In a First, Pakistani Man Gets Death Penalty for ‘Blasphemy’ on FB
Taimoor Raza was given the sentence over a derogatory Facebook post about Sunni religious leaders and the Prophet.
A minority Shiite Muslim man was sentenced to death in Pakistan for sharing blasphemous content about Islam on social media, a government prosecutor said.
Judge Shabbir Ahmed announced the sentence for 30-year-old Taimoor Raza on Saturday in Bahawalpur in eastern Punjab province, according to Shafiq Qureshi. Raza was arrested last year for allegedly posting derogatory content about Sunni Muslim religious leaders and the wives of Prophet Mohammed on Facebook. The arrest had come after a debate on Facebook with a man who later turned out to be a counter-terrorism agent.
Qureshi said Bahawalpur's counter-terrorism force arrested Raza in April last year following a complaint that he was showing onlookers objectionable material on his cell phone at a bus terminal. He added that Raza had previously posted other blasphemous material on Facebook.
The judgement was called “the latest step in an intensified crackdown on dissent on social media” and “the harshest (verdict) yet for such a crime” by The Guardian.
It was condemned by writer Taslima Nasreen on Twitter.
The Shia-Sunni Rivalry in Pakistan
Pakistan is a predominantly Sunni Muslim country and the rivalry between Shiite and Sunni Muslims dates back to the seventh century, when they had a disagreement on who should be the heir to Islam's Prophet Mohammed.
Under Pakistan's harsh blasphemy laws, anyone accused of insulting God, Islam or other religious personalities can be sentenced to death.
Pakistan last year arrested 15 people, 10 Muslims and five non-Muslims on blasphemy charges, according to a report issued by the independent rights group Human Rights Commission of Pakistan.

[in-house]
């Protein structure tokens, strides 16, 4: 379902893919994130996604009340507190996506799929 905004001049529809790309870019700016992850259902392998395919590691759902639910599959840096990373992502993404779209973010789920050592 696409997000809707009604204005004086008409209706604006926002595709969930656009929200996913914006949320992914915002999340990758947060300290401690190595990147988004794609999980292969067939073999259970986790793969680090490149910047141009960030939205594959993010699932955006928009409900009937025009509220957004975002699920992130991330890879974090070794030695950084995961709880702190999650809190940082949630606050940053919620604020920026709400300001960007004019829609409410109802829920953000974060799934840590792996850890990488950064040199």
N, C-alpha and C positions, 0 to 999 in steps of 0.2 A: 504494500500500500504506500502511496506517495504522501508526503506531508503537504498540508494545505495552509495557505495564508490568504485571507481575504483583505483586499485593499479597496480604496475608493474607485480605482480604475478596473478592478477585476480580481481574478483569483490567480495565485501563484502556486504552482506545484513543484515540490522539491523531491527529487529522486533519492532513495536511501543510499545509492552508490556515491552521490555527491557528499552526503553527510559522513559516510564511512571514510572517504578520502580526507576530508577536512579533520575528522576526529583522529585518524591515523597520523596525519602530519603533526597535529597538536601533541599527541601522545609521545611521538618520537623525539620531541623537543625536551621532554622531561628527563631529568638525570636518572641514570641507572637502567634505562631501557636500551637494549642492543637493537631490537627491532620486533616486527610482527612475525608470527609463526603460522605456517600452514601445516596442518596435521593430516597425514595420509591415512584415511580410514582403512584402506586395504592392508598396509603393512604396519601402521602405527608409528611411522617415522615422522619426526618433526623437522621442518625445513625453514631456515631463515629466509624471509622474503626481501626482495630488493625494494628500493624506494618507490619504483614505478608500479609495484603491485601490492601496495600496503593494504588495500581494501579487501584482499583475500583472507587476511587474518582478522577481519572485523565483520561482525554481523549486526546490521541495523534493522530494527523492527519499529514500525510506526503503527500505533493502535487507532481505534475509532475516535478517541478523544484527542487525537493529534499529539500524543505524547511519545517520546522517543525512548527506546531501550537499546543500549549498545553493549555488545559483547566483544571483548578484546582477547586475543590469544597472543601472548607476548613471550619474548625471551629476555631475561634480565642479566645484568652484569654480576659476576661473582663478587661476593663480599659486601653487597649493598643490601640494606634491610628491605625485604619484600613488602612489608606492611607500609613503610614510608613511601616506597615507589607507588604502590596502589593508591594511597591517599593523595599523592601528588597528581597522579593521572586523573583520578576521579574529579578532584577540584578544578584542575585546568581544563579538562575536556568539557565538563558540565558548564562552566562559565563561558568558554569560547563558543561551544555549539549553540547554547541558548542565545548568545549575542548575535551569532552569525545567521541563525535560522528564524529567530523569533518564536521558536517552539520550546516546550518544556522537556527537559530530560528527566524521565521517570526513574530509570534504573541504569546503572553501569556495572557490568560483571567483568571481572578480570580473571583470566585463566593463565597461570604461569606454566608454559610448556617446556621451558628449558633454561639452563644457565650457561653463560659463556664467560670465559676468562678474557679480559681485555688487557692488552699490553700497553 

The country has never executed anyone convicted of blasphemy, but the mere accusation is enough to ignite mob violence or lynching in the deeply conservative country. Right groups say the harsh blasphemy laws are often used to settle personal scores.
Earlier this year, a student in the country's conservative northwestern province was attacked and killed by a stick-wielding mob who accused him of blasphemy. There was no evidence of blasphemy and his death generated widespread protests.
In January 2011, a provincial governor was shot by his police guard, who accused him of blasphemy after he criticised the law and defended a Christian woman sentenced to death under the law.
In recent months, the government of Prime Minister Nawaz Sharif launched a campaign to rid social media of any content considered insulting to Islam, at least any posted by Pakistanis.
The government petitioned Facebook and Twitter to identify Pakistanis worldwide posting material considered offensive to Islam so that Pakistani authorities can prosecute them or pursue their extradition on charges of blasphemy, tantamount to a death sentence.
(With inputs from The Guardian.)
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